Paul Benson was recently tasked with selling a $12 million home in the Park City, Utah, area. But Benson, an agent with Engel & Völkers, said that very quickly the client saw surging demand during the pandemic and opted to raise the price to $14 million. Then a would-be buyer showed up with an incredible request.
“How much will it cost for them to never come home?” Benson recalled the buyer asking, referring to the seller.
In the end, the home went under contract for more than $16 million.
“They paid substantially more money to move in that day,” Benson said.
Benson recounted the story Tuesday afternoon during an Inman Connect Now session that involved a conversation between agents in the Southwest. The conversation included eight people from states such as Utah, Arizona, Texas and others, and uniformly they said the markets in their areas are on fire — despite, or perhaps because of, the uncertainty the coronavirus pandemic has created.
That flurry of activity is a good thing for many of the agents who spoke Tuesday, and several mentioned having record months. But they also highlighted challenges that include low inventory and clients who may not fully understand the market or how much it has changed. As a result, they also advised real estate professionals to seize this particular moment to diversify their businesses, branch out in new directions and look for ways to serve.
Here are some of the tips they offered:
Focus social media strategy on getting quality referrals
Kristee Leonard, the broker-owner of The Leaders Realty in Austin, Texas, said that she gets a significant amount of business from social media, and particularly from Instagram. That includes two recent sales over $1 million. But Leonard has managed to cultivate a strong social media referral business not by chasing high follower counts, but instead by “focusing on getting pertinent followers.”
“I actually had focused on engaging with other Realtors,” she explained.
Connecting with other members of the real estate industry has meant a greater ability to share leads, and Leonard said that both her recent high-end sales came from fellow agents she never actually met in real life.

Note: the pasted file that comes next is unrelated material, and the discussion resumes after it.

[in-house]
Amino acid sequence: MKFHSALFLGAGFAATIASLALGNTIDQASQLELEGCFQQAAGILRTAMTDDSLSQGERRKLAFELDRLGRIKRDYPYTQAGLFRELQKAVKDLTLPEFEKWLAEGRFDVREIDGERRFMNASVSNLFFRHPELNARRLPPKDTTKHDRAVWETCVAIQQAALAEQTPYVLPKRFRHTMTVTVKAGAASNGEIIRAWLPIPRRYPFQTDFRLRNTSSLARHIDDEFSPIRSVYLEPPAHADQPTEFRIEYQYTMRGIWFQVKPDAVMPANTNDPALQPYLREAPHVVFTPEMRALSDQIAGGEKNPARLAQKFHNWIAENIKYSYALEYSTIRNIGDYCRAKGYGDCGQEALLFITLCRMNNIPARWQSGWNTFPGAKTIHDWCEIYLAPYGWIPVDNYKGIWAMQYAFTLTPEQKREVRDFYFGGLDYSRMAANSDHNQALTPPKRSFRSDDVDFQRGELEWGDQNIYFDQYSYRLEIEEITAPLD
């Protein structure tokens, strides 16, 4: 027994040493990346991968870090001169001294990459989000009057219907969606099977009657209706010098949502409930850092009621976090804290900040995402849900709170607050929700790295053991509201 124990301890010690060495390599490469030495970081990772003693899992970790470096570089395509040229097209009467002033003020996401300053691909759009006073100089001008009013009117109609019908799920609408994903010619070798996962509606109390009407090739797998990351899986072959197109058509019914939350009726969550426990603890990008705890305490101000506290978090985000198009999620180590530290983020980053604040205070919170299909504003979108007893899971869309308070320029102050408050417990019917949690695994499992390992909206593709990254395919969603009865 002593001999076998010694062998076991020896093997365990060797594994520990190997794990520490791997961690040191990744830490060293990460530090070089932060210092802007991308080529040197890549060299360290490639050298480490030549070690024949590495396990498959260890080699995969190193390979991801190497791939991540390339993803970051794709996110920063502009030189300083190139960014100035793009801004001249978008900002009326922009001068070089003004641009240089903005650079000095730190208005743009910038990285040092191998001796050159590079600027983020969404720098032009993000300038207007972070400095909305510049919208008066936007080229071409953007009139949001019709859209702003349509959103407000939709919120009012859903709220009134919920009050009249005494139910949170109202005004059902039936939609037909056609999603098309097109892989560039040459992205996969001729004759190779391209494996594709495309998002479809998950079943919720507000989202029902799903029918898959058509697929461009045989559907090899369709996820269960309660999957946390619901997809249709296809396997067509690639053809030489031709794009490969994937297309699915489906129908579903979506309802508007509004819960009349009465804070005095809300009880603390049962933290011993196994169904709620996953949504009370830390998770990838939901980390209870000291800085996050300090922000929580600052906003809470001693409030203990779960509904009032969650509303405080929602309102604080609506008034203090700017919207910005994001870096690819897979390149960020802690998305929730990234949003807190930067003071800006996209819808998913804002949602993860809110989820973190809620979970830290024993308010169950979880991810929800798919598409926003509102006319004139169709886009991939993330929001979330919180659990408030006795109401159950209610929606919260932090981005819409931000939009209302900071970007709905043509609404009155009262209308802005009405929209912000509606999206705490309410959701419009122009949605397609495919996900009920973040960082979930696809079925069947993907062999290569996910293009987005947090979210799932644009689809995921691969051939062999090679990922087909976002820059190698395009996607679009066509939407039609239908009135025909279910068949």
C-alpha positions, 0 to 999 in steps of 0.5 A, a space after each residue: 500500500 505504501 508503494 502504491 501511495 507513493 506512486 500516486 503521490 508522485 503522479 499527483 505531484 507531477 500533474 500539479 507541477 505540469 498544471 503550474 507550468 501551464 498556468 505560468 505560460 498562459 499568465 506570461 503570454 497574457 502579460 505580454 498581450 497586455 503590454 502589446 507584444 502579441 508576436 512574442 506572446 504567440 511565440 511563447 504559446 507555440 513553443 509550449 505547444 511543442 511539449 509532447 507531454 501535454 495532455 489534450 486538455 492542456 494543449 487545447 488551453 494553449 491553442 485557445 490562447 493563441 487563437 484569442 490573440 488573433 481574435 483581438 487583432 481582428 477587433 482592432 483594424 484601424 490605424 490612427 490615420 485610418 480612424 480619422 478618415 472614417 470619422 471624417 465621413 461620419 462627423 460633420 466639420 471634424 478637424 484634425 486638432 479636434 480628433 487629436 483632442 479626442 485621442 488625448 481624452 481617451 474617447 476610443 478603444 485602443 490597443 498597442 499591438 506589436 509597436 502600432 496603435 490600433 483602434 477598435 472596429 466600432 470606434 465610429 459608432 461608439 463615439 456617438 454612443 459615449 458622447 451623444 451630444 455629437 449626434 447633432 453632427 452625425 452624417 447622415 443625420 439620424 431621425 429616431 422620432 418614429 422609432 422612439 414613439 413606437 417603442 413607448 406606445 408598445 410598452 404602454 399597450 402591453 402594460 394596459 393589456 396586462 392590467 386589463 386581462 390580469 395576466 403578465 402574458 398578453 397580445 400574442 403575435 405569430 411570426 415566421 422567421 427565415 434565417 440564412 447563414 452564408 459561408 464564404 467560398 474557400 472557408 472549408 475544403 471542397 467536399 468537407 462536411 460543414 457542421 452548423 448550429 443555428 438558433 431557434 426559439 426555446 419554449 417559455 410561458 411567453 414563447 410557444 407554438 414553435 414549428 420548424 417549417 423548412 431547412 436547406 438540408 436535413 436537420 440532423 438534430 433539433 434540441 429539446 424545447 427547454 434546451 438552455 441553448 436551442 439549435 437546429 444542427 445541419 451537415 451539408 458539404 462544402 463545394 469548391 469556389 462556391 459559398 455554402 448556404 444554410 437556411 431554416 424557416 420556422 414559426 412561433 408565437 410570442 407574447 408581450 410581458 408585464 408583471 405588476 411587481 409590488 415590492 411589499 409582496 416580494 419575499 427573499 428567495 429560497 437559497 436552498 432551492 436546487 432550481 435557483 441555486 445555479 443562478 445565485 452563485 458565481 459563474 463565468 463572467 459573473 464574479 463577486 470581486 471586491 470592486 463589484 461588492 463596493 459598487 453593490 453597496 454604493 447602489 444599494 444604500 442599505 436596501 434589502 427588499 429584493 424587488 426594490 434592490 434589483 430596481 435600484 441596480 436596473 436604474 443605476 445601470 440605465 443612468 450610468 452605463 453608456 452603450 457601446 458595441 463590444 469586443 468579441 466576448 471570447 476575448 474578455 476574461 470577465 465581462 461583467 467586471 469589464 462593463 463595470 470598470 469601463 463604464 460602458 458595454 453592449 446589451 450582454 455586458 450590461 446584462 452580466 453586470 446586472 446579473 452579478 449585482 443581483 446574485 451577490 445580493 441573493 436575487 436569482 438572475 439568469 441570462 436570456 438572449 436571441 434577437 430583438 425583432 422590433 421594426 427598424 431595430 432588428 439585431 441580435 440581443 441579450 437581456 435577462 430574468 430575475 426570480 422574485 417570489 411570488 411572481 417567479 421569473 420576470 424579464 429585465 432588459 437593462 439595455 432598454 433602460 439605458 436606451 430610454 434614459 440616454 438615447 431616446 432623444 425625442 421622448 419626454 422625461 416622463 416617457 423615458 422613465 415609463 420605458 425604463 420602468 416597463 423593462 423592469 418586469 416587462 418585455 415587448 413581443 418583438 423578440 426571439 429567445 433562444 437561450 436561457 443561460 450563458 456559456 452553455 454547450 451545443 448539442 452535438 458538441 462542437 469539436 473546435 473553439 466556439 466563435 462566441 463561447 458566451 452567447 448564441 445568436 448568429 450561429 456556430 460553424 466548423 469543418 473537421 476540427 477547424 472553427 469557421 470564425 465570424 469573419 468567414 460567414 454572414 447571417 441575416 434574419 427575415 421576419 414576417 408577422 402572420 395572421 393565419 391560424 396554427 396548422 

Consider working with new property types, such as rentals
Like other agents who spoke Tuesday, Shar Rundio — a broker with eXp Realty in the Phoenix, Arizona area — said business has been brisk so far this summer. But she said the inventory situation in her area also isn’t great.
“We should be running 25 to 30,000 listings in the market and we’ve got 8,000,” she said. “It’s just ridiculous.”
Rundio’s response has been to “try to create our own inventory.”
That process has included calling people up, holding Facebook Live sessions and otherwise focusing on outreach to encourage people to jump into the market if they were previously on the fence. She has also begun expanding her work with manufactured homes and with rentals — both areas that weren’t previously her major focus.
Tiffany Curry, the broker-owner of an eponymous Berkshire Hathaway Home Services franchise in Houston, Texas, similarly suggested agents give rentals a try. She recalled one property in her market that was listed for $10,000 a month. The property ended up getting two different offers and ultimately rented out for more than the owner was asking. Her point was that agents can benefit if they facilitate those kinds of deals.